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This congresswoman wants the rich to take drug tests to get their tax breaks

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For welfare recipients, passing a drug test has become standard operating procedure in more than 15 states. Rep. Gwen Moore (D-WI) asks, why not also make this a requirement for the wealthy?

On Thursday, Moore introduced the "Top 1% Accountability Act," which would call for taxpayers with a federal income of over $1 million to be subject to a drug test when filing taxes, or else be forced to take a lower deduction. Though the bill will go likely nowhere in a Republican-controlled Congress, it does afford Moore the opportunity to make a point about drug testing for welfare recipients.

According to the Congressional Budget Office, the second-largest itemized deduction in taxes is mortgage interest, after state and local taxes. Of that expenditure, 73 percent goes to the wealthiest 20 percent of taxpayers, meaning the richest people receive the biggest tax breaks.

The way Moore sees it, these deductions are given back to the wealthy the same way welfare is given to the poor. Therefore they should be subject to the same trials and tribulations.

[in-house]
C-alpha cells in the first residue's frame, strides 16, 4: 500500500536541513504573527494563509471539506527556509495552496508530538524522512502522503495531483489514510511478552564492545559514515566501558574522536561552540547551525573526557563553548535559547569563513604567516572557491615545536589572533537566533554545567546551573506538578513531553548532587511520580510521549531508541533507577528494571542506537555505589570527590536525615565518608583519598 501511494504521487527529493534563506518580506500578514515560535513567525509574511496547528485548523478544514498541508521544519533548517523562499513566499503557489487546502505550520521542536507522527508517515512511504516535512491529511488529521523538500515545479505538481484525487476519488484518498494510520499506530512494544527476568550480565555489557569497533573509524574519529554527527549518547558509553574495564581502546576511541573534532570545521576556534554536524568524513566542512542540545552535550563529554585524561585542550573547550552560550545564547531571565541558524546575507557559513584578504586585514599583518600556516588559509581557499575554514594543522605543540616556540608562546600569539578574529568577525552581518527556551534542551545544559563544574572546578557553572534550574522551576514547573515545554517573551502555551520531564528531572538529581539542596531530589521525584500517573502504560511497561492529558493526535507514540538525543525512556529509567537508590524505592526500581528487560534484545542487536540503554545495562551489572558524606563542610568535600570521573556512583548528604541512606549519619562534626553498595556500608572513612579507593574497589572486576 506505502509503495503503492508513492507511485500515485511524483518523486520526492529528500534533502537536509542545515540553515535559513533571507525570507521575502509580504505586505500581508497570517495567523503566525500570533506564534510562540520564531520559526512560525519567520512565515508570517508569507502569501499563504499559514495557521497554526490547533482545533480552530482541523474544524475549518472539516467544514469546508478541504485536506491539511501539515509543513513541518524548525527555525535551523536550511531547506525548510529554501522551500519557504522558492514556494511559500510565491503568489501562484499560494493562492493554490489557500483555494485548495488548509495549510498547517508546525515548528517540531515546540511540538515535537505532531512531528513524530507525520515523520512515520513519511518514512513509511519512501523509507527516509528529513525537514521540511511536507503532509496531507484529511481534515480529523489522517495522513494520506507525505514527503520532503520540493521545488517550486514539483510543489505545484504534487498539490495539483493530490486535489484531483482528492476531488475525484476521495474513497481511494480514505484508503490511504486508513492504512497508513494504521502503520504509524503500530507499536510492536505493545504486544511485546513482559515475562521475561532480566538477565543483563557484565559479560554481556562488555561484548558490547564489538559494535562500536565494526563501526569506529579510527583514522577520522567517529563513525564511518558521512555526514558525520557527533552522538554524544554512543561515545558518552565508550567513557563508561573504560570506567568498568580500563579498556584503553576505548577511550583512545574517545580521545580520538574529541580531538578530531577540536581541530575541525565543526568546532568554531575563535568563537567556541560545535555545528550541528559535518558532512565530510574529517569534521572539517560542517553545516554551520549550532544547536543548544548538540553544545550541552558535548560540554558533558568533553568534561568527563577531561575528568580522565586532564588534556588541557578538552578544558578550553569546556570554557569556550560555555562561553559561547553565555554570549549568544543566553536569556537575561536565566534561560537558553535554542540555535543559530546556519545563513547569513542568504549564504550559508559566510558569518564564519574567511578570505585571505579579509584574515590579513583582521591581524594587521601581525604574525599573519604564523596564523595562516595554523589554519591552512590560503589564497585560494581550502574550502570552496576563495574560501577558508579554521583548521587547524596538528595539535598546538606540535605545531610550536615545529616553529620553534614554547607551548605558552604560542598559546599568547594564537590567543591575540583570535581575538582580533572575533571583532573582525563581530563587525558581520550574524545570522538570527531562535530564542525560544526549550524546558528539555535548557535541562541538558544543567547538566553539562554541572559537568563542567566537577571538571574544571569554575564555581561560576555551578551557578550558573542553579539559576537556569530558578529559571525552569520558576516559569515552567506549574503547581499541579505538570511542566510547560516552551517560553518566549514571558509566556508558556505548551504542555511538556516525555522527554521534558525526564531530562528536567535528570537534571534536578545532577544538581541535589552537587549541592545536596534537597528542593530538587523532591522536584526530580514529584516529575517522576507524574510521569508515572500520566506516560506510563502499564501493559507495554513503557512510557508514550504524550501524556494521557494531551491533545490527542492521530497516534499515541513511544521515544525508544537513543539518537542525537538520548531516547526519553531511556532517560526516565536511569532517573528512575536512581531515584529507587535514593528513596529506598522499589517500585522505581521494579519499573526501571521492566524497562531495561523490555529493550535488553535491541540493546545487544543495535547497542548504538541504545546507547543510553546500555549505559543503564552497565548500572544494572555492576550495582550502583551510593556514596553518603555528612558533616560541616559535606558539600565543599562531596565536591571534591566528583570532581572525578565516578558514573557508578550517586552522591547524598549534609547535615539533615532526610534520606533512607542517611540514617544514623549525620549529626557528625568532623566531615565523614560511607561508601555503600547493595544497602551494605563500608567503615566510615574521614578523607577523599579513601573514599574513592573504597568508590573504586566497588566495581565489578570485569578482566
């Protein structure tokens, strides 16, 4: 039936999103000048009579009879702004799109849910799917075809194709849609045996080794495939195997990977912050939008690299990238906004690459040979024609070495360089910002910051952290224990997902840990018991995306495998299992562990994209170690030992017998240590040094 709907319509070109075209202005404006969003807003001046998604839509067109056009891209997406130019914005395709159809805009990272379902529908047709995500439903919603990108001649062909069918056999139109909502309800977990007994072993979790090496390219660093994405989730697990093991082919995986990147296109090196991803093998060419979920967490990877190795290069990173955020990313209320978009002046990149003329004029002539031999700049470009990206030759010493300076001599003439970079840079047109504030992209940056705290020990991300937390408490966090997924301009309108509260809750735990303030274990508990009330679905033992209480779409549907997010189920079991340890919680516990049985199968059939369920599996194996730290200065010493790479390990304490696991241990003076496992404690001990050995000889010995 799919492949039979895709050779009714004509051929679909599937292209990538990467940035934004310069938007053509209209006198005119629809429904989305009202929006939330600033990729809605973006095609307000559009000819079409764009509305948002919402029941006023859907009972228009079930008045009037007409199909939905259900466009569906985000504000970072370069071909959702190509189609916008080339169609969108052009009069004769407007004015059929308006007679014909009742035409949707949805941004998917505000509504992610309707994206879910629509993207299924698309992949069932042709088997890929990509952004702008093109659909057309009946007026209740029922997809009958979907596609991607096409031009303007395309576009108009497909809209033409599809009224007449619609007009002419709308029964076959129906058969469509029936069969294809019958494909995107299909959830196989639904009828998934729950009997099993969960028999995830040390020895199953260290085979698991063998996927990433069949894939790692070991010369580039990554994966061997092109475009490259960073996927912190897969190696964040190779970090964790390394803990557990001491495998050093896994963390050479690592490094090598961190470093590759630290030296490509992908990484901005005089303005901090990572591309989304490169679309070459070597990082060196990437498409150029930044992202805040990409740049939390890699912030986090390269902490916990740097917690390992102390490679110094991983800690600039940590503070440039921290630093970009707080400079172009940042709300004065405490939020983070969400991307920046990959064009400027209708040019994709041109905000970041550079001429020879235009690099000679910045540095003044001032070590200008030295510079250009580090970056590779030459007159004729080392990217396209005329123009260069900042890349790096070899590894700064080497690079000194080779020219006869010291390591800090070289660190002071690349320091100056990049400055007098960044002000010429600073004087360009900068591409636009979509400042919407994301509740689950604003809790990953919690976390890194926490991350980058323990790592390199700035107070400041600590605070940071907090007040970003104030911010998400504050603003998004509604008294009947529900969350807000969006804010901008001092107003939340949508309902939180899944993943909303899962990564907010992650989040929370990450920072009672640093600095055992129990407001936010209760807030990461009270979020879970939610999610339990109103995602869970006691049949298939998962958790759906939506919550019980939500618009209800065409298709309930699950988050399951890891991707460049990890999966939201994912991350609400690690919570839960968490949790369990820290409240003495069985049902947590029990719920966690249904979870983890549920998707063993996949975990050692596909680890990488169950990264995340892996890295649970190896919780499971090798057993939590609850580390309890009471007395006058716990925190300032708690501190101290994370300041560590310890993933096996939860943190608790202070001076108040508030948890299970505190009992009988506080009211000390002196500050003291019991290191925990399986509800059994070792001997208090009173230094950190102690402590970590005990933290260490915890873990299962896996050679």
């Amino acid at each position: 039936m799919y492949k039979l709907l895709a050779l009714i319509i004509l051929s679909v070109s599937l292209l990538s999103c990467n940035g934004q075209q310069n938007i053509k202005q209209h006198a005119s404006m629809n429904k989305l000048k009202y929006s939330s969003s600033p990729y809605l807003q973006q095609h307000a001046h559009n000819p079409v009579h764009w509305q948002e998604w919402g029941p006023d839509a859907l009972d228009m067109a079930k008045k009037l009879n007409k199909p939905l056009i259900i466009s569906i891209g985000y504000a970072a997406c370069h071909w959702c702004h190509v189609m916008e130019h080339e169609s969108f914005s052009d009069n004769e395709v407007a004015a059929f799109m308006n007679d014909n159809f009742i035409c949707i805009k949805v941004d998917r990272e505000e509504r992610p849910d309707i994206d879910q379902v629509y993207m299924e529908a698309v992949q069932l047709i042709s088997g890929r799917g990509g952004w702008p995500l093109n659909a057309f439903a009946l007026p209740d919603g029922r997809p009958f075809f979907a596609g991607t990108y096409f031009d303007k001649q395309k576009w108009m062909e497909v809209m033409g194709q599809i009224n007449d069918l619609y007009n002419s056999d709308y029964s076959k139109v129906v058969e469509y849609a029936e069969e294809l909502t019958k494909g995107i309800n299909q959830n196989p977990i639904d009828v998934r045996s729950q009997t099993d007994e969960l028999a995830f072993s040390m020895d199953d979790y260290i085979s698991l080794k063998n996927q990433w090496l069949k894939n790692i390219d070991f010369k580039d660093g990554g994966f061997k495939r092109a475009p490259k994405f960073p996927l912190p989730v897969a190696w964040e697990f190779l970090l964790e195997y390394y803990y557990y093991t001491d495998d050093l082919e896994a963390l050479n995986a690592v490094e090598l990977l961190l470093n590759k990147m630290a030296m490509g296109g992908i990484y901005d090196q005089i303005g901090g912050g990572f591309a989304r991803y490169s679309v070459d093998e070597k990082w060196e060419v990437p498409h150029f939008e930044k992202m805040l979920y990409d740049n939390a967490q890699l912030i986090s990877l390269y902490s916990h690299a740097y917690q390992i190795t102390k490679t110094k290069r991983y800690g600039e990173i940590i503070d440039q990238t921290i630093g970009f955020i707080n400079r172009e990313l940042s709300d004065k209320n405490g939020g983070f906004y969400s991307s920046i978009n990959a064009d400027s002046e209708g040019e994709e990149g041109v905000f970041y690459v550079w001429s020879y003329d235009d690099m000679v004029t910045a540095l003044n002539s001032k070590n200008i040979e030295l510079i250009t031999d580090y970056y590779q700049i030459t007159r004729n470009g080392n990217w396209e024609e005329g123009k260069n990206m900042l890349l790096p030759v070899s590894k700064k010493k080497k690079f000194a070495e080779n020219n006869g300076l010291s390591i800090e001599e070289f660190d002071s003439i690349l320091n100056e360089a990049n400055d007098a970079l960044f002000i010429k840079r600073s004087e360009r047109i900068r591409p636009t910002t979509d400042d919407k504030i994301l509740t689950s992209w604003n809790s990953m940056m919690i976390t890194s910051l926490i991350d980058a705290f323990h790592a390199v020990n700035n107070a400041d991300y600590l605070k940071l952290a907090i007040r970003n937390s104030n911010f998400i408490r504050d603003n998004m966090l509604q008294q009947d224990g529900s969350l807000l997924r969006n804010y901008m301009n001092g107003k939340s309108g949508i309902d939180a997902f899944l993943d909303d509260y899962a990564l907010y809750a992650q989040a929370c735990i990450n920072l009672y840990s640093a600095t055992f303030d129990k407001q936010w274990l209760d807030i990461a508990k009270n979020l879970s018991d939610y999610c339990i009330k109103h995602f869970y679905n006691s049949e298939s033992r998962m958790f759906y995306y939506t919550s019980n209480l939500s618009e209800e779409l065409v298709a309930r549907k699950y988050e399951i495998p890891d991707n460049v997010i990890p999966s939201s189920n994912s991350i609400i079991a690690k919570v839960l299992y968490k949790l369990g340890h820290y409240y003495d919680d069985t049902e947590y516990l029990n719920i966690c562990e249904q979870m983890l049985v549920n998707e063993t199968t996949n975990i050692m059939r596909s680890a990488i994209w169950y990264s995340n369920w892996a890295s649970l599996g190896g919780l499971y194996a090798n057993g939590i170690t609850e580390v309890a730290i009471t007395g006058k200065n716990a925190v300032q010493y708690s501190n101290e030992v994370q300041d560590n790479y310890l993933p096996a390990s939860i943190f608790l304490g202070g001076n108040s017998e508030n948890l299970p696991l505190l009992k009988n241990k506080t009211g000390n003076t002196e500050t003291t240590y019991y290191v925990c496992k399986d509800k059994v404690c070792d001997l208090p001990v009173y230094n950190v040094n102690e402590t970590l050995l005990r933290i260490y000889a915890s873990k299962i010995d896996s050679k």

In an interview with the Guardian, Moore said she was inspired to write the bill after hearing a recent anti-poverty speech by Speaker of the House Paul Ryan (R-WI), which he gave in front of a drug treatment center in Anacostia, a predominantly black neighborhood of Washington, DC.

"When he stood in front of a drug treatment center and rolled out his anti-poverty initiative, pushing this narrative that poor people are drug addicts, that was the last straw," Moore said.

According to a Think Progress analysis, over $1 million was spent on drug testing through 2014, even though the rate of drug use among welfare recipients is lower than the national average of 9.4 percent. In the states where drug testing is required, all but one have a rate below 1 percent.

"We're not going to get rid of the federal deficit by cutting poor people off SNAP [Supplemental Nutrition Assistance Program]," Moore said. "But if we are going to drug test people to reduce the deficit, let's start on the other end of the income spectrum."


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